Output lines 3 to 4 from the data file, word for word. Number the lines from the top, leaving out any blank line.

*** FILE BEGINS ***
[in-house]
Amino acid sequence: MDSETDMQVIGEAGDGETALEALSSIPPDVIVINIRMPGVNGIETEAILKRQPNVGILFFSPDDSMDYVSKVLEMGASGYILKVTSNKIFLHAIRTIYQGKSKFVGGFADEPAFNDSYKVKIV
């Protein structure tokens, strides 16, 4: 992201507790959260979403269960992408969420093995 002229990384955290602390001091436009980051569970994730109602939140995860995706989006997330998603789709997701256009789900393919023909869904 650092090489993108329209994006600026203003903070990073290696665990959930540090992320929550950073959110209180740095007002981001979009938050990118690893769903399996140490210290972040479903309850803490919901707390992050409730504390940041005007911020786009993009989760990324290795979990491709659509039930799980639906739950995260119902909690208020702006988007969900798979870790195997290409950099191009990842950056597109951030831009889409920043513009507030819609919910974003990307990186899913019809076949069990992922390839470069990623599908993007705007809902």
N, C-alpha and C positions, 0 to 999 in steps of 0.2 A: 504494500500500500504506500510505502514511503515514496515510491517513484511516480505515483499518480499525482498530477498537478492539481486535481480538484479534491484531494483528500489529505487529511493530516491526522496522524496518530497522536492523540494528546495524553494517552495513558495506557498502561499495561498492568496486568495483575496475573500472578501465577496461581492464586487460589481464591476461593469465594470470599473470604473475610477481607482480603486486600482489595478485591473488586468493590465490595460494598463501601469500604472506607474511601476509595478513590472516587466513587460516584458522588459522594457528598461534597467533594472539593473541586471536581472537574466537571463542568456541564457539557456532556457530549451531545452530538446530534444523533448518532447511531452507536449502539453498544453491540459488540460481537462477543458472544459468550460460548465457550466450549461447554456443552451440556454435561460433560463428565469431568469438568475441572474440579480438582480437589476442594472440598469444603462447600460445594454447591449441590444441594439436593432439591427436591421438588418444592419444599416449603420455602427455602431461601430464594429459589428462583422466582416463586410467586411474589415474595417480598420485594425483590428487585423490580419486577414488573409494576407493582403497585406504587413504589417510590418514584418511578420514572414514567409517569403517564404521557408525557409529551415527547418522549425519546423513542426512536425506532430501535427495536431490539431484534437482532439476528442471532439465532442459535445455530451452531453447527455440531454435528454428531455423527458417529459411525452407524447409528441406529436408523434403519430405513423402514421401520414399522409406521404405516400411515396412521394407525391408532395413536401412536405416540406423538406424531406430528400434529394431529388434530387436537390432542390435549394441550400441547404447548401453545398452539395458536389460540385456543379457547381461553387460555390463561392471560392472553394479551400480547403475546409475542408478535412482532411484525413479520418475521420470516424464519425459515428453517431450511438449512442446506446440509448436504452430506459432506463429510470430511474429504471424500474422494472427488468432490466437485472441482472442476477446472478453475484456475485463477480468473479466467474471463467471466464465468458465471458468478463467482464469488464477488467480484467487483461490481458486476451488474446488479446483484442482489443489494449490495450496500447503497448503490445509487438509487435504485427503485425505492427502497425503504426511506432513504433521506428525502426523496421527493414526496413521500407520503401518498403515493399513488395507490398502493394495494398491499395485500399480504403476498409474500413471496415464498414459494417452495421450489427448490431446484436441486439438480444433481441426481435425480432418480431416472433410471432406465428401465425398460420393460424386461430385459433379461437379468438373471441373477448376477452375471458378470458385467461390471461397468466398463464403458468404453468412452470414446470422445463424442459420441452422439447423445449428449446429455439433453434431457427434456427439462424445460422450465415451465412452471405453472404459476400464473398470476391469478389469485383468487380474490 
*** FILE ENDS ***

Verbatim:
């Protein structure tokens, strides 16, 4: 992201507790959260979403269960992408969420093995 002229990384955290602390001091436009980051569970994730109602939140995860995706989006997330998603789709997701256009789900393919023909869904 650092090489993108329209994006600026203003903070990073290696665990959930540090992320929550950073959110209180740095007002981001979009938050990118690893769903399996140490210290972040479903309850803490919901707390992050409730504390940041005007911020786009993009989760990324290795979990491709659509039930799980639906739950995260119902909690208020702006988007969900798979870790195997290409950099191009990842950056597109951030831009889409920043513009507030819609919910974003990307990186899913019809076949069990992922390839470069990623599908993007705007809902």
N, C-alpha and C positions, 0 to 999 in steps of 0.2 A: 504494500500500500504506500510505502514511503515514496515510491517513484511516480505515483499518480499525482498530477498537478492539481486535481480538484479534491484531494483528500489529505487529511493530516491526522496522524496518530497522536492523540494528546495524553494517552495513558495506557498502561499495561498492568496486568495483575496475573500472578501465577496461581492464586487460589481464591476461593469465594470470599473470604473475610477481607482480603486486600482489595478485591473488586468493590465490595460494598463501601469500604472506607474511601476509595478513590472516587466513587460516584458522588459522594457528598461534597467533594472539593473541586471536581472537574466537571463542568456541564457539557456532556457530549451531545452530538446530534444523533448518532447511531452507536449502539453498544453491540459488540460481537462477543458472544459468550460460548465457550466450549461447554456443552451440556454435561460433560463428565469431568469438568475441572474440579480438582480437589476442594472440598469444603462447600460445594454447591449441590444441594439436593432439591427436591421438588418444592419444599416449603420455602427455602431461601430464594429459589428462583422466582416463586410467586411474589415474595417480598420485594425483590428487585423490580419486577414488573409494576407493582403497585406504587413504589417510590418514584418511578420514572414514567409517569403517564404521557408525557409529551415527547418522549425519546423513542426512536425506532430501535427495536431490539431484534437482532439476528442471532439465532442459535445455530451452531453447527455440531454435528454428531455423527458417529459411525452407524447409528441406529436408523434403519430405513423402514421401520414399522409406521404405516400411515396412521394407525391408532395413536401412536405416540406423538406424531406430528400434529394431529388434530387436537390432542390435549394441550400441547404447548401453545398452539395458536389460540385456543379457547381461553387460555390463561392471560392472553394479551400480547403475546409475542408478535412482532411484525413479520418475521420470516424464519425459515428453517431450511438449512442446506446440509448436504452430506459432506463429510470430511474429504471424500474422494472427488468432490466437485472441482472442476477446472478453475484456475485463477480468473479466467474471463467471466464465468458465471458468478463467482464469488464477488467480484467487483461490481458486476451488474446488479446483484442482489443489494449490495450496500447503497448503490445509487438509487435504485427503485425505492427502497425503504426511506432513504433521506428525502426523496421527493414526496413521500407520503401518498403515493399513488395507490398502493394495494398491499395485500399480504403476498409474500413471496415464498414459494417452495421450489427448490431446484436441486439438480444433481441426481435425480432418480431416472433410471432406465428401465425398460420393460424386461430385459433379461437379468438373471441373477448376477452375471458378470458385467461390471461397468466398463464403458468404453468412452470414446470422445463424442459420441452422439447423445449428449446429455439433453434431457427434456427439462424445460422450465415451465412452471405453472404459476400464473398470476391469478389469485383468487380474490 